• Mirror-image wills are an easily amended pair of documents

Note: Some partners choose to manage their estates separately. In this case, each member of the relationship chooses a will suited to their assets and needs.

What should you avoid putting in a will?

Personal, medical, religious, and financial information designed for other estate documents should not go into a will. Any inconsistencies between forms can extend the probate process. Information to leave out includes:

  • Business interests
  • Certain property held in a trust
  • Organ donor requests
  • Funeral arrangements
  • Assets that shouldn't go to probate
  • Accounts that already have named beneficiaries

Should I use a statutory or attorney-drafted will?

Statutory wills are simplified will templates with pre-written language. They can accommodate many estate plans. Additionally, you can write statutory wills without a lawyer. Attorney-drafted wills, or custom wills written by an attorney, suit intricate estate plans and a large number of assets.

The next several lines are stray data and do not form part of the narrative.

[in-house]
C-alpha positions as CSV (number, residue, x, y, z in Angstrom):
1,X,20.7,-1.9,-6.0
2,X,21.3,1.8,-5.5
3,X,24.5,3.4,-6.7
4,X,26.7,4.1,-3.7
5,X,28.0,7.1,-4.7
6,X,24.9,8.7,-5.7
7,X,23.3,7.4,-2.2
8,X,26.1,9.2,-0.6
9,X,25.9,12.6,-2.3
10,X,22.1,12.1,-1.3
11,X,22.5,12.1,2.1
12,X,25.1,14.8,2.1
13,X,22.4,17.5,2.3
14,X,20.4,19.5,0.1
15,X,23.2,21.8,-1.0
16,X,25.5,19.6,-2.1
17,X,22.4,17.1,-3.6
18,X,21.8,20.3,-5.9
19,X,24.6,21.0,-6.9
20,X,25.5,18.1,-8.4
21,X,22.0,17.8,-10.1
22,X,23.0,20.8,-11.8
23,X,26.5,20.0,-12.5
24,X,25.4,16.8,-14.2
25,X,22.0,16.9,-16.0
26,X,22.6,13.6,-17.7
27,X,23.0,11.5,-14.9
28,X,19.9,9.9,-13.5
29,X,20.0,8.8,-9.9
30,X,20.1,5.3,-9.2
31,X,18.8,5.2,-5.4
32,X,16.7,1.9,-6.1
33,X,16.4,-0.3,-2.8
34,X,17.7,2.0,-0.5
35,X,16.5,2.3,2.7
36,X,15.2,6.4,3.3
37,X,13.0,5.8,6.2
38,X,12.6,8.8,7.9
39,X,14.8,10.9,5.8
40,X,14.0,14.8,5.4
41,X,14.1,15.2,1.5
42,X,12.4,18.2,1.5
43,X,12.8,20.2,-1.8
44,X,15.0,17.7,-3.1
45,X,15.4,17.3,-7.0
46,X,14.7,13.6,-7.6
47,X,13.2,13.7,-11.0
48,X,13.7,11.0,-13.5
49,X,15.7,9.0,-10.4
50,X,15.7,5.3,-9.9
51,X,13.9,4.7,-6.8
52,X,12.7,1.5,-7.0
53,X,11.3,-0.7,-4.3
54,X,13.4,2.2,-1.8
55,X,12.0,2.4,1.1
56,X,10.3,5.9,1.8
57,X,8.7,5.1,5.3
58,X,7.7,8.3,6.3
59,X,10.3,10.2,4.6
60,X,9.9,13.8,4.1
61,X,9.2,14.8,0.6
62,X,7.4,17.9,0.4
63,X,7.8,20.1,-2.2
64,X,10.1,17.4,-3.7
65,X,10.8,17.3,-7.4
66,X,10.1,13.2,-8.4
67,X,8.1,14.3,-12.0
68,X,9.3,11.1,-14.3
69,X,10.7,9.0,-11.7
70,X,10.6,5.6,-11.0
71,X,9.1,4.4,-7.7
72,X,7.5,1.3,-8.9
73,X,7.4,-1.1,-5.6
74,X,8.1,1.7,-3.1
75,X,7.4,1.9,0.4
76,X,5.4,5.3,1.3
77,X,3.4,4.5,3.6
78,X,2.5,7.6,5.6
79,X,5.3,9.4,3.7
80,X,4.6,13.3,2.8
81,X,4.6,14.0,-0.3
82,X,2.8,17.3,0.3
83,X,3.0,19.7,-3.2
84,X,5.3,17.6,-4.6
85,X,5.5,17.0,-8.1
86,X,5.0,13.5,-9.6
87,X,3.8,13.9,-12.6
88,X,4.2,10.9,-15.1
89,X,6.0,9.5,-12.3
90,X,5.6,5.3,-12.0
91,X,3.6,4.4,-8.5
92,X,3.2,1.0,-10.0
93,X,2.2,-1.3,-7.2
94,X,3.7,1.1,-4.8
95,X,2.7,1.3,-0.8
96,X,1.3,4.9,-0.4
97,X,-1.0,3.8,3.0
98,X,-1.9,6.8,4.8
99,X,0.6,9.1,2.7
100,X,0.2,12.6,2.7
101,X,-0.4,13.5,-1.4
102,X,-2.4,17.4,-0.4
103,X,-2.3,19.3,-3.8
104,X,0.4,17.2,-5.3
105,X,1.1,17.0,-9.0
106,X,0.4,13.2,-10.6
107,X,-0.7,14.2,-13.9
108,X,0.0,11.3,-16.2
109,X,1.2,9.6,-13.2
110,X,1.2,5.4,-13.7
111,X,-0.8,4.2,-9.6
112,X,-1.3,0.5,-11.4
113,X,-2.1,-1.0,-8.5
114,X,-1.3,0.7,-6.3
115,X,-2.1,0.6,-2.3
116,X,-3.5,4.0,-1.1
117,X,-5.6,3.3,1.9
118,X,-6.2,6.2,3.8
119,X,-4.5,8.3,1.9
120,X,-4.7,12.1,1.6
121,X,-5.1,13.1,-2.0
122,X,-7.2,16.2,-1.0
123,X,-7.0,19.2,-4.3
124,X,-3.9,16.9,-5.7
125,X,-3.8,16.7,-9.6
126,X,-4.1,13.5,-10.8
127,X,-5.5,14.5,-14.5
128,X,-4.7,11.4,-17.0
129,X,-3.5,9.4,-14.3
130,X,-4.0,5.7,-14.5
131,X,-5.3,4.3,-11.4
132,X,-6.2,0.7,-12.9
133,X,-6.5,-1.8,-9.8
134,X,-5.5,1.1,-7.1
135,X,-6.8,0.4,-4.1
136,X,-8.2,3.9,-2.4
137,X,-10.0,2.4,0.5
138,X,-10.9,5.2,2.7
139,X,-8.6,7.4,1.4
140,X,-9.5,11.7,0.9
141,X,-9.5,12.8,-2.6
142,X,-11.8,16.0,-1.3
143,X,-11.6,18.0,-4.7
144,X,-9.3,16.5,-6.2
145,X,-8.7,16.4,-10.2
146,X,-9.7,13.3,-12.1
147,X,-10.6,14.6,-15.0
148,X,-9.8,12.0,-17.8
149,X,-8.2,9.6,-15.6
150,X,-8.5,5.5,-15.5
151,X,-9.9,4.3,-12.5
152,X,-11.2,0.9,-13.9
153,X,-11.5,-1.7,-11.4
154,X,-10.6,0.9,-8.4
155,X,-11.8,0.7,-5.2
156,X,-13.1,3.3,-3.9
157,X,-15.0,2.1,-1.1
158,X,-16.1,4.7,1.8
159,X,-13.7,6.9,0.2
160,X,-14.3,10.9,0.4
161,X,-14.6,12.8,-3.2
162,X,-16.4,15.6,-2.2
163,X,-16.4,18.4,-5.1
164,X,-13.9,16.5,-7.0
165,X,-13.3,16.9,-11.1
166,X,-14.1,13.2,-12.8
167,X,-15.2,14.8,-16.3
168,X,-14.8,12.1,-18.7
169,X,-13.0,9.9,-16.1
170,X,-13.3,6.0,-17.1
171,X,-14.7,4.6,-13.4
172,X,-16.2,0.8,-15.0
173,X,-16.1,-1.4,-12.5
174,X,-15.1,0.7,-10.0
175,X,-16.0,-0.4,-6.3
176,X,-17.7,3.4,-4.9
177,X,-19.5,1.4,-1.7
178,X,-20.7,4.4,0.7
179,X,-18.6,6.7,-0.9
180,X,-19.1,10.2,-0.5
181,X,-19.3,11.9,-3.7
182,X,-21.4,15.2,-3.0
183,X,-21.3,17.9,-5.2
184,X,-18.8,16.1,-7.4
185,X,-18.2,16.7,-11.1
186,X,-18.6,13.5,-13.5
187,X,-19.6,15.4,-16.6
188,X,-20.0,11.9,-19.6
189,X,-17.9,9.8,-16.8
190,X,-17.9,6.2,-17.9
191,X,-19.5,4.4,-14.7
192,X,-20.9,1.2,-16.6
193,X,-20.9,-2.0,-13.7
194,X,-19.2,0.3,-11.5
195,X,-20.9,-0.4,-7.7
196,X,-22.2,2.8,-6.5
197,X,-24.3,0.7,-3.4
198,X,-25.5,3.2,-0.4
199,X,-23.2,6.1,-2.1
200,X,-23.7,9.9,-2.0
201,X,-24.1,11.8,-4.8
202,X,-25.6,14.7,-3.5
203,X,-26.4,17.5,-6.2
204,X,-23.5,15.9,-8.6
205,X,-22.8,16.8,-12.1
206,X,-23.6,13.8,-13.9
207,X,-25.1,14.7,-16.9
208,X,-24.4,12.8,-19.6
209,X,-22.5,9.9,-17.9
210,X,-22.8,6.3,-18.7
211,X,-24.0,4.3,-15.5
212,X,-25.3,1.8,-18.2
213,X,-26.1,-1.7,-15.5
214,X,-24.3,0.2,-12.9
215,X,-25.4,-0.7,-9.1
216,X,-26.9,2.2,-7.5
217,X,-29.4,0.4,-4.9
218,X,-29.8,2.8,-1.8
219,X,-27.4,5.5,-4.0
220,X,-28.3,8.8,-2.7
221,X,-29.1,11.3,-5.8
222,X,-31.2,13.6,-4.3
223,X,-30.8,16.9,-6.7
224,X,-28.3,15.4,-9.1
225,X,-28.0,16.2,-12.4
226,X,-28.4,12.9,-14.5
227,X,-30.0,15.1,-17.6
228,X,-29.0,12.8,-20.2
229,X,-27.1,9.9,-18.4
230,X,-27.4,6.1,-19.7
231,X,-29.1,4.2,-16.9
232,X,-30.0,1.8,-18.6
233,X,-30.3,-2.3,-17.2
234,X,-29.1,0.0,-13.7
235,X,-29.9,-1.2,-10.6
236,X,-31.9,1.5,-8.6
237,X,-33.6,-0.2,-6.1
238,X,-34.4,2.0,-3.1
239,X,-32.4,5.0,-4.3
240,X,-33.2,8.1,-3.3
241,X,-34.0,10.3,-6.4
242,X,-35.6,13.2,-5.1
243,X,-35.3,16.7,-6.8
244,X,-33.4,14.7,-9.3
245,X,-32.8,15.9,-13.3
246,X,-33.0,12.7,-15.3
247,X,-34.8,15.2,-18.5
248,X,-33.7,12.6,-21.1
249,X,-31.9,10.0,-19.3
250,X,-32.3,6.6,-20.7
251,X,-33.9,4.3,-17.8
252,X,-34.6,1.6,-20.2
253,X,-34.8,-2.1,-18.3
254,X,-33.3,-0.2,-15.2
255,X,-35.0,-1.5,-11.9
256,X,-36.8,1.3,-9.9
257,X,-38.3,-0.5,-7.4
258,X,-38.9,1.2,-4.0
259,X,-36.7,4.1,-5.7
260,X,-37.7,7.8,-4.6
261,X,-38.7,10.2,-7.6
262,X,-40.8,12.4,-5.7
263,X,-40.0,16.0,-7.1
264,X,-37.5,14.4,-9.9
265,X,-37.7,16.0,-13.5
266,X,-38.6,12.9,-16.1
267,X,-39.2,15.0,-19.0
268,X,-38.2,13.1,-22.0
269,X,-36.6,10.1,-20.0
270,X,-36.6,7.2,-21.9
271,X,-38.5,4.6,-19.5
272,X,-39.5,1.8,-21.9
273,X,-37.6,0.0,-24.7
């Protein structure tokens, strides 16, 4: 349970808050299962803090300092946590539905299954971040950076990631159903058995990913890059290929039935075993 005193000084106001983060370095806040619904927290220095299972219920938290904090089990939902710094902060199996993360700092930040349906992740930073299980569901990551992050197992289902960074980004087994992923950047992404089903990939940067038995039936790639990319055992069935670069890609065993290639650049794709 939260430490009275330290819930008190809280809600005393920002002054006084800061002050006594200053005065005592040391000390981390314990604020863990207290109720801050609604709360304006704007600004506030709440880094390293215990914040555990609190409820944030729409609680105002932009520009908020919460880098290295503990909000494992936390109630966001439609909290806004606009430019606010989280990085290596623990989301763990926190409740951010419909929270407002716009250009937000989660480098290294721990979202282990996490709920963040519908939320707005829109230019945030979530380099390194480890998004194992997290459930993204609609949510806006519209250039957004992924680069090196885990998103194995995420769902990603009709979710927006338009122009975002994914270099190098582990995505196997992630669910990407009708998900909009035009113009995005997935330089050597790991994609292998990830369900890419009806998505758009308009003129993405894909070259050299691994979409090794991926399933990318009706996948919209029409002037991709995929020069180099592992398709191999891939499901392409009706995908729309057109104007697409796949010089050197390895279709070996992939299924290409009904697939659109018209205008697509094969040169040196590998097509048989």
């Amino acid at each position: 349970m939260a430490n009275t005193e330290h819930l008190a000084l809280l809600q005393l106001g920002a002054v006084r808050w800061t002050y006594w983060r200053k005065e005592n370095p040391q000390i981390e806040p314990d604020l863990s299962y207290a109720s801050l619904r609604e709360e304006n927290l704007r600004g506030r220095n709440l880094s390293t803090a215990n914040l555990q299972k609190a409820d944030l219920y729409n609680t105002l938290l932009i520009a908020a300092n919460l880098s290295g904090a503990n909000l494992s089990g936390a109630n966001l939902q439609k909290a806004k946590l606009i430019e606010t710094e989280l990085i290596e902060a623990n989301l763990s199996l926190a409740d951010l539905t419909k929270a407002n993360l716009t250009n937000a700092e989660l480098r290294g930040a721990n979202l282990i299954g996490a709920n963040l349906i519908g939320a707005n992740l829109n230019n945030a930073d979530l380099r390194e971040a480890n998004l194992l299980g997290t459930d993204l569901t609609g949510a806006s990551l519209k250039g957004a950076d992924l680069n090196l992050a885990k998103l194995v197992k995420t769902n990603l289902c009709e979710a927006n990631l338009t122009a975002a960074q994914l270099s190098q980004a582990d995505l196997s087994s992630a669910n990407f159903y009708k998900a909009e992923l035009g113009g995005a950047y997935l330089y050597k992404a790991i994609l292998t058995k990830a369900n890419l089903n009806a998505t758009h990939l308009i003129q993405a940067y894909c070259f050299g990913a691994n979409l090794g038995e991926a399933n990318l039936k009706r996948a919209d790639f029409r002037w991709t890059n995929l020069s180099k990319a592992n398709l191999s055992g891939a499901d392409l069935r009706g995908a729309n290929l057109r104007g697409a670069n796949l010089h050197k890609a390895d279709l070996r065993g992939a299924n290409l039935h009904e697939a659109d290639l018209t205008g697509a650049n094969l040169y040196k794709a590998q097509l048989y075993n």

Note: Statutory and attorney-drafted wills are not unique categories or will types like simple and pour-over wills. You can write most wills using statutory or attorney-drafted forms. The decision comes down to testator preference.

Protecting your loved ones and assets

By creating a will, you can rely on state-sanctioned asset protection and know that your last wishes will be honored.

The assistance of an attorney for wills and estates can be invaluable in choosing the right type of will for you. Taking the time now to make sure you've done things right can make a significant difference for your loved ones later on.

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About the Author

Siege Media, contributor to LegalZoom

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This portion of the site is for informational purposes only. The content is not legal advice. The statements and opinions are the expression of the author, not LegalZoom, and have not been evaluated by LegalZoom for accuracy, completeness, or changes in the law.